Live Reviews

Therapy? – Live

London Forum

“The last time we played here was when we released this single!” declares a grinning Andy Cairns, shortly before the spidery riff of ‘Turn’ incites roars of joy from the sold-out crowd. Indeed, it’s been a good few years since Therapy? have played venues of this size, but tonight many casual fans have been enticed out of hiding by a very tasty carrot; the prospect of the band playing their 1994 breakthrough ‘Troublegum’ album in its entirety. Unsurprisingly, faded t-shirts and beer guts abound, but this crowd certainly compensates in enthusiasm for what it lacks in youth.

Dinosaur Pile-Up aren’t about to spoil the early-90s revival party. Their marriage of breezy melodies with chunky, rough-edged power chords may have more in common with early Foo Fighters than with classic Nirvana, but there are too many good tunes on offer to dismiss these guys as a mere anachronism. They rock out with the kind of carefree simplicity that all too few bands have these days, and although the likes of ‘Love To Hate Me’ sound suitably huge tonight, it’s tempting to imagine the chaos that would ensure in a small, barrier-less club.

Therapy? have always been an unpredictable and forward-thinking bunch, which suggests that maybe tonight’s nostalgia trip is more of a treat for the fans than for the band themselves. Still, as Cairns and co rip into ‘Knives’, they certainly seem happy enough at the sight of the crowd exploding into action.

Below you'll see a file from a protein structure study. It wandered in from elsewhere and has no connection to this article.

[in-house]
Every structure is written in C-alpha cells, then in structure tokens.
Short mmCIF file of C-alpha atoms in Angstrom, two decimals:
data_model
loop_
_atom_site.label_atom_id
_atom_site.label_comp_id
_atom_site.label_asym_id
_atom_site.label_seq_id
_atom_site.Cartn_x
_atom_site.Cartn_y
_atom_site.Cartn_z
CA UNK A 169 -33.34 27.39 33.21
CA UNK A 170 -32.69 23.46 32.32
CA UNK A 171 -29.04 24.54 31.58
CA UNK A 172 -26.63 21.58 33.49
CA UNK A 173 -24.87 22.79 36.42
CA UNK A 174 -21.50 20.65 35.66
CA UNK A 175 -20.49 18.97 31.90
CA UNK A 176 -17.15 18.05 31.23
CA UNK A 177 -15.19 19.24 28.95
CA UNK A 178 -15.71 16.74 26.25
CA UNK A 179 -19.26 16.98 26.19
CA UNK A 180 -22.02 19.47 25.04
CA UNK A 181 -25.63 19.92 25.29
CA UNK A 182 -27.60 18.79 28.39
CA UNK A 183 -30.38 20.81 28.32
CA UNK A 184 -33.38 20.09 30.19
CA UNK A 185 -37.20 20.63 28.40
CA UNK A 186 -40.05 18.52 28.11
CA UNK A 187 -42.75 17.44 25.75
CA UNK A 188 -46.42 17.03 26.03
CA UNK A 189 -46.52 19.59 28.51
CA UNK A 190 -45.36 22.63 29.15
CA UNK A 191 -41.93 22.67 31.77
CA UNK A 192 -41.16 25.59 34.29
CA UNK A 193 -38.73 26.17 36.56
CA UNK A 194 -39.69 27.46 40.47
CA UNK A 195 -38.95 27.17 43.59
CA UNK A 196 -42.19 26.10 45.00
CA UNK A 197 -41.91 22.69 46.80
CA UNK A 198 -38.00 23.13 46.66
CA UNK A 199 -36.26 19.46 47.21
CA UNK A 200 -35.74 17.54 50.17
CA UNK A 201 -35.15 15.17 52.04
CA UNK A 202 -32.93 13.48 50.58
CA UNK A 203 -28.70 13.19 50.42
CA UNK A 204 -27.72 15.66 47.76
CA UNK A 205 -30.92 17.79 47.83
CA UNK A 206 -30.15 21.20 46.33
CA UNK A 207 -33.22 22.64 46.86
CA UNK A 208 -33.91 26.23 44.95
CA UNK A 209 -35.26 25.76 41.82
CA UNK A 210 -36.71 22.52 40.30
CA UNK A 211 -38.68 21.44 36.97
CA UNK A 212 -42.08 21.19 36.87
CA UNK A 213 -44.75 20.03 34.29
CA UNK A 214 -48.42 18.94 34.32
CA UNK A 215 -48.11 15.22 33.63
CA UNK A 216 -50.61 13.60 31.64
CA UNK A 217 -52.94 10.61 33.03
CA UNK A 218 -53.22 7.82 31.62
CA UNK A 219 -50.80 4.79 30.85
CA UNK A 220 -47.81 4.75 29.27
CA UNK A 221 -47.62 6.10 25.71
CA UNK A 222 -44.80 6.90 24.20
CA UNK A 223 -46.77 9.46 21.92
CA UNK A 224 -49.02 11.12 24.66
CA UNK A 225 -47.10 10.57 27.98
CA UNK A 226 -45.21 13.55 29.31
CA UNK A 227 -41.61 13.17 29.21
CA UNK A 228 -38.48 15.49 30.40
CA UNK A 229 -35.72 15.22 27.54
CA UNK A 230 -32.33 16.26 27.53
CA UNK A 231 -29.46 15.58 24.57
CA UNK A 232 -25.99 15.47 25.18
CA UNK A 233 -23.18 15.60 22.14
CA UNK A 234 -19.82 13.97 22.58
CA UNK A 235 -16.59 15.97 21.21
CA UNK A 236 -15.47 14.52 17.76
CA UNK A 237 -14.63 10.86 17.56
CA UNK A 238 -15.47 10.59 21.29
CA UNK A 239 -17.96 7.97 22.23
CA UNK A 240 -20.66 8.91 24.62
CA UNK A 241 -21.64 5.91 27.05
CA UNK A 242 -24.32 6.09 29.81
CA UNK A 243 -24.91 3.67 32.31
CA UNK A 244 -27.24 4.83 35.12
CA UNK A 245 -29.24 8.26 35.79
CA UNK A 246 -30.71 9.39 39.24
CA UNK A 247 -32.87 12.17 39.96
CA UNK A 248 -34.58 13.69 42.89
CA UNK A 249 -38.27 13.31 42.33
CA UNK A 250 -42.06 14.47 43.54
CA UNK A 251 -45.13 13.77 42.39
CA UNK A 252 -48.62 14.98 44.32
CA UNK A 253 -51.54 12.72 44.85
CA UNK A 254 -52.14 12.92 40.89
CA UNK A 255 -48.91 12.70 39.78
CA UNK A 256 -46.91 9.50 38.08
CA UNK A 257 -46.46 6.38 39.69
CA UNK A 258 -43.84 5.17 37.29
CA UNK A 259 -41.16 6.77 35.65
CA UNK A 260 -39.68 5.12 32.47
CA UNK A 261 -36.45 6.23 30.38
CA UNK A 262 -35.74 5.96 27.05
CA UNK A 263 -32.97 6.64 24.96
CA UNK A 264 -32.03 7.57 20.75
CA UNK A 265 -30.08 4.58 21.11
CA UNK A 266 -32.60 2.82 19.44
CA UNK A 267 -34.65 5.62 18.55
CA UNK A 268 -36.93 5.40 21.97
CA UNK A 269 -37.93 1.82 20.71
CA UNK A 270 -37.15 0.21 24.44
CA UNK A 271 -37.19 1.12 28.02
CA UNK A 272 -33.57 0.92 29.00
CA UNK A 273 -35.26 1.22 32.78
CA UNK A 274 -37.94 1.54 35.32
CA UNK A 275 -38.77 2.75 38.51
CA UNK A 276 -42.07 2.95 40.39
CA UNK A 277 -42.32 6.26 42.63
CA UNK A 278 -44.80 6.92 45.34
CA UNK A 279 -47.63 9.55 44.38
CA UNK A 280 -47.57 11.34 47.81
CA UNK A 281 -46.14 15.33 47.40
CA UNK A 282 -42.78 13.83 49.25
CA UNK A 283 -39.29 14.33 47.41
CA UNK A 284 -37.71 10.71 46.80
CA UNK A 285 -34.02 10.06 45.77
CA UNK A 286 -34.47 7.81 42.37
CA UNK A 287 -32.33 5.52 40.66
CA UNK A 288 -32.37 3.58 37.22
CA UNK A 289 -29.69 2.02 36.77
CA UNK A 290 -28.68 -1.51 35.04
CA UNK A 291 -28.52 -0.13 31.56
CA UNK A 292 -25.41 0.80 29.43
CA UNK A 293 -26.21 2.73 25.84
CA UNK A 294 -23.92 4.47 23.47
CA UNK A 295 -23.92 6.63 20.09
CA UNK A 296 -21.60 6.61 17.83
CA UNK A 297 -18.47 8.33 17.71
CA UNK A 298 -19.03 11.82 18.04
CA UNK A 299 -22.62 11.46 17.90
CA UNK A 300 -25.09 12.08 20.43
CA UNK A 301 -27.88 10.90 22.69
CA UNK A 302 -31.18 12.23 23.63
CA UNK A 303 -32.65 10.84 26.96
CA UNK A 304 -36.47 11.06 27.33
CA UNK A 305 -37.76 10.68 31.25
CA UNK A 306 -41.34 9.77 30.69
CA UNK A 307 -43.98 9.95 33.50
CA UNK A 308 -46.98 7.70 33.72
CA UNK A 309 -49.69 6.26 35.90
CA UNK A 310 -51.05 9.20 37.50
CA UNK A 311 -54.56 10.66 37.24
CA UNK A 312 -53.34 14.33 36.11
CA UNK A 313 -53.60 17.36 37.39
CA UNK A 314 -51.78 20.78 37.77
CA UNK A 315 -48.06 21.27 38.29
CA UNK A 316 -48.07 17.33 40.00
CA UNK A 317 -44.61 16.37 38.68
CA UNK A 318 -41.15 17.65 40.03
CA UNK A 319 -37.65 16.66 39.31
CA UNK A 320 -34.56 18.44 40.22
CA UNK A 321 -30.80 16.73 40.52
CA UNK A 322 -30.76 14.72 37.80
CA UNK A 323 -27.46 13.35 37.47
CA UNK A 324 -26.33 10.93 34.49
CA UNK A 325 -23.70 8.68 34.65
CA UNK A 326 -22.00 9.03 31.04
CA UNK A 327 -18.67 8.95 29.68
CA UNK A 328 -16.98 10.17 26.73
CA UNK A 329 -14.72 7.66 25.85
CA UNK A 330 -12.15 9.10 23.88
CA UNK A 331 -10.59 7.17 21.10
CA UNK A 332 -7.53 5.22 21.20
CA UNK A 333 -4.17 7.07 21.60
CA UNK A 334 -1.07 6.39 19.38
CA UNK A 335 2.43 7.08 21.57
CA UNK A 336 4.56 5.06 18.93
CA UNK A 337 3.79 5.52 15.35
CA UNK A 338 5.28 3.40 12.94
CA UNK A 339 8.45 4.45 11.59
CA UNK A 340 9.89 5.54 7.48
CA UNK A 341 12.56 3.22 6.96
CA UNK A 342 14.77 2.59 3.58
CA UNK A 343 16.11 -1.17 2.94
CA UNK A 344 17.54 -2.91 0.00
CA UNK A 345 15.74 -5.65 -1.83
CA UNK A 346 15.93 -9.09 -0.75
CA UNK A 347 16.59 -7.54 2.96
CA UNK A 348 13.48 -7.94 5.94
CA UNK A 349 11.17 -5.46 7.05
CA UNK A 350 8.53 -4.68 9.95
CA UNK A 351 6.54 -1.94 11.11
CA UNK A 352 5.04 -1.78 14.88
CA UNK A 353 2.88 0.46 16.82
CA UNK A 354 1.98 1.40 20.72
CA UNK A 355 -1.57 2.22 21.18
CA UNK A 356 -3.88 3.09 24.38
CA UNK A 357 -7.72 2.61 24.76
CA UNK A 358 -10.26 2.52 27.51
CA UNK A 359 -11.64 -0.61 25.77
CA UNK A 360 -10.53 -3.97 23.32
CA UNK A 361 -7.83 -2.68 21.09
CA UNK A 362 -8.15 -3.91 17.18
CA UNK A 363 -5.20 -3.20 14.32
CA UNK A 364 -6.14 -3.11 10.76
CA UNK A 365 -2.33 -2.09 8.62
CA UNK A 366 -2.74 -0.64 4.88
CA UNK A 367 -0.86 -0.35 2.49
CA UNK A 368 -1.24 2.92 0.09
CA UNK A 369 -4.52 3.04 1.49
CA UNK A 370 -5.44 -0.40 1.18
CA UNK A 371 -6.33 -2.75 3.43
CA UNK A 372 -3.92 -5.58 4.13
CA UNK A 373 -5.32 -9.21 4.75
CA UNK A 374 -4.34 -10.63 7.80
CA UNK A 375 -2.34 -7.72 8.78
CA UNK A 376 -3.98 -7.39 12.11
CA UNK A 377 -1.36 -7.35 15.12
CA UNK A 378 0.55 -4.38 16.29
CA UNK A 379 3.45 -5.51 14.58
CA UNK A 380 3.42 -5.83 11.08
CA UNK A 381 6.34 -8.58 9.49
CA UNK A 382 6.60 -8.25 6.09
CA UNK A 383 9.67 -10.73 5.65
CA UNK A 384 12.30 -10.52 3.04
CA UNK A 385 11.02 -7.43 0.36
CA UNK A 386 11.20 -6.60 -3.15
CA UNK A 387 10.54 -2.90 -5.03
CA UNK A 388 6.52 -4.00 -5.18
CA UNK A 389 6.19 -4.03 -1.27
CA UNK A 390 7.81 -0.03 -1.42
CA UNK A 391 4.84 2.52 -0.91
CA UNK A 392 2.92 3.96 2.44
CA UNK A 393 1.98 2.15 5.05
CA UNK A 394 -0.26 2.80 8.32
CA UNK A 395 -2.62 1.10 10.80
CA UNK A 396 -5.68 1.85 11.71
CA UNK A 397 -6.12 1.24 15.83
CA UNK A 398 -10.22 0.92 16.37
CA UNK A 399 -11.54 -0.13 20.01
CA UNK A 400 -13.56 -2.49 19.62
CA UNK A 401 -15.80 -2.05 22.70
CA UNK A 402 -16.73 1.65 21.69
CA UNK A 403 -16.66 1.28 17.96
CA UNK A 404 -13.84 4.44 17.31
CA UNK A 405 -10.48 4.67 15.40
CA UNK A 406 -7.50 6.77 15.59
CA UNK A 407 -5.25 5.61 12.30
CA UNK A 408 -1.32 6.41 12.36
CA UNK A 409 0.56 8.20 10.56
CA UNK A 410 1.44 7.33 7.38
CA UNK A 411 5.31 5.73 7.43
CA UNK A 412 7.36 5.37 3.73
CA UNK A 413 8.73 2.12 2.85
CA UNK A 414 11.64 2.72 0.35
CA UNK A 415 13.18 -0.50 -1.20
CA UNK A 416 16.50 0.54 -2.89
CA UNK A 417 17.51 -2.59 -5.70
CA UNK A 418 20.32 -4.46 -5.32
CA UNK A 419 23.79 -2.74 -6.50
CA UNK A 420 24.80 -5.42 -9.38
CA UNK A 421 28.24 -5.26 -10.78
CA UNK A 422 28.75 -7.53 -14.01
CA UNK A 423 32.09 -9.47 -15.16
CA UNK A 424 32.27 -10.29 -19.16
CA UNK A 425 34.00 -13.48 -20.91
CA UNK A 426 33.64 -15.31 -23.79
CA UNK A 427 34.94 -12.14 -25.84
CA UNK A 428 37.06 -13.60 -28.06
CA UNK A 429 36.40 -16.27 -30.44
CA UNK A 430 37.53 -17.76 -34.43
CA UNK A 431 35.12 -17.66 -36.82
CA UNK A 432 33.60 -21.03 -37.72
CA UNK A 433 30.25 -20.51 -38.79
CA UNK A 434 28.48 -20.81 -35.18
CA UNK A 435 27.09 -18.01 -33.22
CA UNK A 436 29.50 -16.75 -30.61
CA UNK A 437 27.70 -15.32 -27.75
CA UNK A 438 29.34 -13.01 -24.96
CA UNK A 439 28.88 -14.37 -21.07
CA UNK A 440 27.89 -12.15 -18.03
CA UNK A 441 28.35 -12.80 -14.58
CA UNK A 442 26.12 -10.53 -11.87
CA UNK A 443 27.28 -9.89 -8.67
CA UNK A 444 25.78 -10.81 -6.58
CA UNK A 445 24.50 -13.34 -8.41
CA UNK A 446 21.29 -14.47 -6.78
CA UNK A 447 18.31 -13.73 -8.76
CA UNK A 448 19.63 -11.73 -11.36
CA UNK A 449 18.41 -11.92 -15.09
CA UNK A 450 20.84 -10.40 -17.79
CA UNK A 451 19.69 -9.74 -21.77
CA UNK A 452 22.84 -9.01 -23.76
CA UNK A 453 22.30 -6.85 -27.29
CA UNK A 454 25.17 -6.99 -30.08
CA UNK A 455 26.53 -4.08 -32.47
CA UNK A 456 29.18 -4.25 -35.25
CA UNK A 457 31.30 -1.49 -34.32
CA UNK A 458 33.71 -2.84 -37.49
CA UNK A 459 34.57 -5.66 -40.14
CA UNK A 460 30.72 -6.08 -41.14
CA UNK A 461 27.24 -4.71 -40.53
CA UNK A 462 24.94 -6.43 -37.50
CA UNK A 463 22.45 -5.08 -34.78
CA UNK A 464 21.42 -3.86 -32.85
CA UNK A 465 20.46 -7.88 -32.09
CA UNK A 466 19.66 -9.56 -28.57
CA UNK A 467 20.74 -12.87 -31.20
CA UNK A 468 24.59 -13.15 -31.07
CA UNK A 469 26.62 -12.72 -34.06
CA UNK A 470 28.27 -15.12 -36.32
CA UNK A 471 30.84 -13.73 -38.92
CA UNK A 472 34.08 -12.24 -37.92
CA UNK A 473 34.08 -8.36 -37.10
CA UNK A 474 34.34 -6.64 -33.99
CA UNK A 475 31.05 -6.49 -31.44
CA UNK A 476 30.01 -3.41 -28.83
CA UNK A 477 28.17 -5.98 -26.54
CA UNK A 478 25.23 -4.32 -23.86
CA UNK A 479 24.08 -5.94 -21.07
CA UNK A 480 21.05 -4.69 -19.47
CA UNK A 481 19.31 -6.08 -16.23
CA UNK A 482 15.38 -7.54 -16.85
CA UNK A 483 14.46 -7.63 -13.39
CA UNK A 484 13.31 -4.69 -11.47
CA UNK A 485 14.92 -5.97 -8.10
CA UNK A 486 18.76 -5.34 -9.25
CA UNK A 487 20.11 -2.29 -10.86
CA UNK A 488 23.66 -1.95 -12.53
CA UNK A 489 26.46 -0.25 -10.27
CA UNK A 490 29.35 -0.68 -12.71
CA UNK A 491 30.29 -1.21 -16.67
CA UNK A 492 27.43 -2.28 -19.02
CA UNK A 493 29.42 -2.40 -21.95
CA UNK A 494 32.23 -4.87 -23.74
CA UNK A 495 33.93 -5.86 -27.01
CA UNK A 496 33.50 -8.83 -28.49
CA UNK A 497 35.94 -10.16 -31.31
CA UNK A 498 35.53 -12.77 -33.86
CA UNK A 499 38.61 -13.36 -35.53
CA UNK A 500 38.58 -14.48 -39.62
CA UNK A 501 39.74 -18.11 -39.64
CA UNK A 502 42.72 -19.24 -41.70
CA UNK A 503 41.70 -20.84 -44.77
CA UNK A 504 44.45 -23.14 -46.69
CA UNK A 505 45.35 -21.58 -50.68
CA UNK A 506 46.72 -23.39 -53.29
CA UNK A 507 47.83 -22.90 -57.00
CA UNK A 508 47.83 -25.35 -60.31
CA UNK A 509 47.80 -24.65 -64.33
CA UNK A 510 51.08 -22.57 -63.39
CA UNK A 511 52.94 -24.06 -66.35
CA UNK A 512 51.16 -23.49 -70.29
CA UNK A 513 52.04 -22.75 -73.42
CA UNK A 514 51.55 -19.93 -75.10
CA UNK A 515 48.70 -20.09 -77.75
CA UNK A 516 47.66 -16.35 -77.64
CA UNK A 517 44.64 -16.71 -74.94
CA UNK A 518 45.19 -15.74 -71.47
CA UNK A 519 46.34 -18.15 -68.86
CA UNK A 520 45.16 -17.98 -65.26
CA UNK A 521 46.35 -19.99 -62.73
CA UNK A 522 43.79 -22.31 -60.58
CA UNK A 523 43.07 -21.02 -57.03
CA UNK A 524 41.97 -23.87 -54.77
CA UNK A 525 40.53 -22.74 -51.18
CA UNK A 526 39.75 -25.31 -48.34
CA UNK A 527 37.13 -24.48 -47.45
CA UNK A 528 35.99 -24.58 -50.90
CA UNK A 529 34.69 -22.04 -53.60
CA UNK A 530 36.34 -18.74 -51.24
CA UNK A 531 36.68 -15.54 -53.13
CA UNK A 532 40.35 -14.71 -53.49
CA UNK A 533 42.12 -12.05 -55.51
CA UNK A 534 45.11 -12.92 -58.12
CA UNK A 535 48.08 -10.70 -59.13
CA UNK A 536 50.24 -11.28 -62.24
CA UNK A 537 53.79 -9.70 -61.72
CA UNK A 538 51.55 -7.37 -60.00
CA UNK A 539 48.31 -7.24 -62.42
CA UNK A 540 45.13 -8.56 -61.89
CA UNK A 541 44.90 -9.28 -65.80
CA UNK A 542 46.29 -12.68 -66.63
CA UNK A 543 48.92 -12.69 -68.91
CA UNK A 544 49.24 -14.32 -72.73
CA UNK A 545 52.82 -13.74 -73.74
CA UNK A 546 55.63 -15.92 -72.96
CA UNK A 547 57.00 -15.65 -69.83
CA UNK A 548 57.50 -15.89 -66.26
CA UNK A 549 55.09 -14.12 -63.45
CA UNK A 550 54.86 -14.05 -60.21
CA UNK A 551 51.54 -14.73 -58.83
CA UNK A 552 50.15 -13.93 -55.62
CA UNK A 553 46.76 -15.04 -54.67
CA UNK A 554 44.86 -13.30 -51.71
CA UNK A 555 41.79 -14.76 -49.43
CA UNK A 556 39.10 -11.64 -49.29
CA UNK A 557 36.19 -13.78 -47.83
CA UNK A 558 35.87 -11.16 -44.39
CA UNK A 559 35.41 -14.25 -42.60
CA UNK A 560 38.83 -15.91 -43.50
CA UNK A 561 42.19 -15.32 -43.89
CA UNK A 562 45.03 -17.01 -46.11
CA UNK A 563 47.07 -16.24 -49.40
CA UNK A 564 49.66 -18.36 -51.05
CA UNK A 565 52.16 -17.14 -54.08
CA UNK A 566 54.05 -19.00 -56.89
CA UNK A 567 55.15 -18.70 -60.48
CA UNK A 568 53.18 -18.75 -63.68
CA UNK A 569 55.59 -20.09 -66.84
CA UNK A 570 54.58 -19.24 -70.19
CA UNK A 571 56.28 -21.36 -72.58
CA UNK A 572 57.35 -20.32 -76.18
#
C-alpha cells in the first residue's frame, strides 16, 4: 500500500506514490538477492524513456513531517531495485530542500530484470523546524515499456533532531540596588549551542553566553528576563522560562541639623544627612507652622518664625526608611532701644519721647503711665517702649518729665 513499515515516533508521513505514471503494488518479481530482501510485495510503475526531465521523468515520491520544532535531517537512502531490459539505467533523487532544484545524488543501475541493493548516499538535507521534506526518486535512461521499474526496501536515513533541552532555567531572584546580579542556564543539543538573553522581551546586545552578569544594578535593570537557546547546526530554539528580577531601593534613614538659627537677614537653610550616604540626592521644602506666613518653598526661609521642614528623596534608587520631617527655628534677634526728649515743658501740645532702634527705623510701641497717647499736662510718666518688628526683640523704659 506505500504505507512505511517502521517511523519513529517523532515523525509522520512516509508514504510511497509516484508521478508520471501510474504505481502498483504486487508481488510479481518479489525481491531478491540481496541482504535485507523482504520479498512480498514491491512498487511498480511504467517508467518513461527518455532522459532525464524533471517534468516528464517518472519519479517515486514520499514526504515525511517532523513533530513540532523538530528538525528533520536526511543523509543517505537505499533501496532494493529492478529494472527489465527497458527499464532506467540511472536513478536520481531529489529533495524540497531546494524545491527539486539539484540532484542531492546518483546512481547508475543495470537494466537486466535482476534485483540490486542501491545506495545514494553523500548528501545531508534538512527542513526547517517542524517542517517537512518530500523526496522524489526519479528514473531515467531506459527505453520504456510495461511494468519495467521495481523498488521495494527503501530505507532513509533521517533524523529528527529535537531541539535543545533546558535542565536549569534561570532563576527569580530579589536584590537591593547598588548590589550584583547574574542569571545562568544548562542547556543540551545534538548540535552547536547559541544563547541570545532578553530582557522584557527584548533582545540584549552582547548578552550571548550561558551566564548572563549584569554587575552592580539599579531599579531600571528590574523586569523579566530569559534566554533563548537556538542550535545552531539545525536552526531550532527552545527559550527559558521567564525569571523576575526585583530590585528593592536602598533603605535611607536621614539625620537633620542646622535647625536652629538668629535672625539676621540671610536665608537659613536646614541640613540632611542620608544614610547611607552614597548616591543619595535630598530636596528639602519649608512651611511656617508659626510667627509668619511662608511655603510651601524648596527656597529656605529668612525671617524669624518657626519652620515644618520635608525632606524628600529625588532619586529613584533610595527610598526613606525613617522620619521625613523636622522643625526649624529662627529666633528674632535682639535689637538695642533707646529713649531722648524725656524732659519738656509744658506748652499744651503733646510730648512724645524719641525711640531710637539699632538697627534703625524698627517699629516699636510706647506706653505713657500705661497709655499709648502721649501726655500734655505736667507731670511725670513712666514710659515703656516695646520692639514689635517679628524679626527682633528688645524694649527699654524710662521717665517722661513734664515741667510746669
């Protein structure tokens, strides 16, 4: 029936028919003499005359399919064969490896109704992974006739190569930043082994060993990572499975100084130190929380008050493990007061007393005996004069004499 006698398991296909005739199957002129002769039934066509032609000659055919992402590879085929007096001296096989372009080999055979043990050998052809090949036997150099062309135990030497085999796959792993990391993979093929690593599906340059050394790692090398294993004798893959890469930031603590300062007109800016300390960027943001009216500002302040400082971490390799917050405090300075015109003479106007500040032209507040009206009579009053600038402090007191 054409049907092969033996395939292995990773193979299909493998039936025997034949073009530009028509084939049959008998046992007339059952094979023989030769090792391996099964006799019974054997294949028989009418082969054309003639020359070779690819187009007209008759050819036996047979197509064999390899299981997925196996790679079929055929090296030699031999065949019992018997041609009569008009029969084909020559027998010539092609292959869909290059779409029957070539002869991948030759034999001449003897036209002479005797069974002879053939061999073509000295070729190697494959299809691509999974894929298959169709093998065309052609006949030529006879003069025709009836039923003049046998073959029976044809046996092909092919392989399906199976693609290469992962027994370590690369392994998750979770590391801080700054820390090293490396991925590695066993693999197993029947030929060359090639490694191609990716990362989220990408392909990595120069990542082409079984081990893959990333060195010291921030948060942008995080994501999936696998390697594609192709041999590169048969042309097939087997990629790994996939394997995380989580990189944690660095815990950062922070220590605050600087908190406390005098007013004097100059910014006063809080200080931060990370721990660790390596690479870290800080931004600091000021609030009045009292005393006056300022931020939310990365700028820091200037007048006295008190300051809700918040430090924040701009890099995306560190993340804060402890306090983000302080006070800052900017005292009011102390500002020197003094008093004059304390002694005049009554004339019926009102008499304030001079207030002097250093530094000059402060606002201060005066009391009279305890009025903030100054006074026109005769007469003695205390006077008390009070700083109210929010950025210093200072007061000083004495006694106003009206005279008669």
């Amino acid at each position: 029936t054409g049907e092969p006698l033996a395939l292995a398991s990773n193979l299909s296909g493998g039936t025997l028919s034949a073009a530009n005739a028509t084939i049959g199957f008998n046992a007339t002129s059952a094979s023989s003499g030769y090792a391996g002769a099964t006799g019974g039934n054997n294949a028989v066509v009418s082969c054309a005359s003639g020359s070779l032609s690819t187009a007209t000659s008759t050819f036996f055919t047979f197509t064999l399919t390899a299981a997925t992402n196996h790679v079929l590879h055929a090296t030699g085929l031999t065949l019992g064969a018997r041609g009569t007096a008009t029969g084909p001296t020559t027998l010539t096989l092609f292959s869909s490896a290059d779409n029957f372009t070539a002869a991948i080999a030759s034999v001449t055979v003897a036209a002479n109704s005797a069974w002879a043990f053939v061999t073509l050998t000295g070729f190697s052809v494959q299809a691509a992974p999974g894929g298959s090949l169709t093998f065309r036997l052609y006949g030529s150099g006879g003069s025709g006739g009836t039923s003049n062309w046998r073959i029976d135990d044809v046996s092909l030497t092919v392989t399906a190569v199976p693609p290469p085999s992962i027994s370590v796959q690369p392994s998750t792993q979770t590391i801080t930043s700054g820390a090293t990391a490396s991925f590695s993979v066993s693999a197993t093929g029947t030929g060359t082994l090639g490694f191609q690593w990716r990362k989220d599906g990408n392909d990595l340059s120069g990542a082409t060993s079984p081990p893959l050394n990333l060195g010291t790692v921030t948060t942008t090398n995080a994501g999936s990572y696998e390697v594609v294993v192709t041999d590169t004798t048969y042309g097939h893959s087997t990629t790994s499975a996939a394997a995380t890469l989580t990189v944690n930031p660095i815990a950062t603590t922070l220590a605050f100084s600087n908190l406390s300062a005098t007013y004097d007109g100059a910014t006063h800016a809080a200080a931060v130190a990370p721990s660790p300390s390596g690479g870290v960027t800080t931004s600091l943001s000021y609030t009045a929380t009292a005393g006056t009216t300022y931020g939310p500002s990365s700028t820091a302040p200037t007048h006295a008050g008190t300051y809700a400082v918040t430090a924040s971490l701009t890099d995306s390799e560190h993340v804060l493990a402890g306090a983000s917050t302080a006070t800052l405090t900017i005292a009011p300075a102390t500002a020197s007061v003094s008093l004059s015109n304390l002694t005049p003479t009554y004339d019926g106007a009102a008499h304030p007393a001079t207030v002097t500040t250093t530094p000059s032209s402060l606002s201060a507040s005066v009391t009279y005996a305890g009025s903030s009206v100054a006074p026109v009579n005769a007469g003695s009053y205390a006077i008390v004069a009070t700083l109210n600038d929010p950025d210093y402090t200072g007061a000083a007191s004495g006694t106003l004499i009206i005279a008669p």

Therapy? gig veterans know full well that many of the ‘Troublegum’ favourites remain in their set to this day, and although ‘Screamager’ and ‘Nowhere’ sound as potent as ever, the lesser-aired songs are those that impress most tonight. Notably, the seismic rumble of ‘Unbeliever’ is lent extra ferocity in the live setting, and bassist Michael McKeegan leads the crowd in howls of “CHRRRRIST!”  for a suitably unsettling ‘Lunacy Booth’. These guys have the energy of bands half their age, and a brilliantly self-deprecating sense of humour to boot – with McKeegan proclaimed the ‘Evil Priest’ for the evening.

As ‘Brainsaw’ draws to a close, it’s clear that the band could call it a night at this point, and still leave most of the crowd happy. But we’re not getting off that easily, and they soon return to play a grab-bag of other Therapy? gems. The catchy riff of ‘Stories’ wouldn’t have sounded out of place in the main set, but the real treat comes in the form of their industrial-tinged early favourites ‘Meat Abstract’, ‘Innocent X’ and the closing, sample-infused ‘Teethgrinder’; a sweat-soaked crowd bouncing along all the way.

In terms of ‘Therapy: The Glory Days Revisited’, this will take some beating, but tonight has also served as a fine reminder that Cairns’ crew are not yet finished after 20 years of playing by their own rules. Long may they reign in black.

Alex Gosman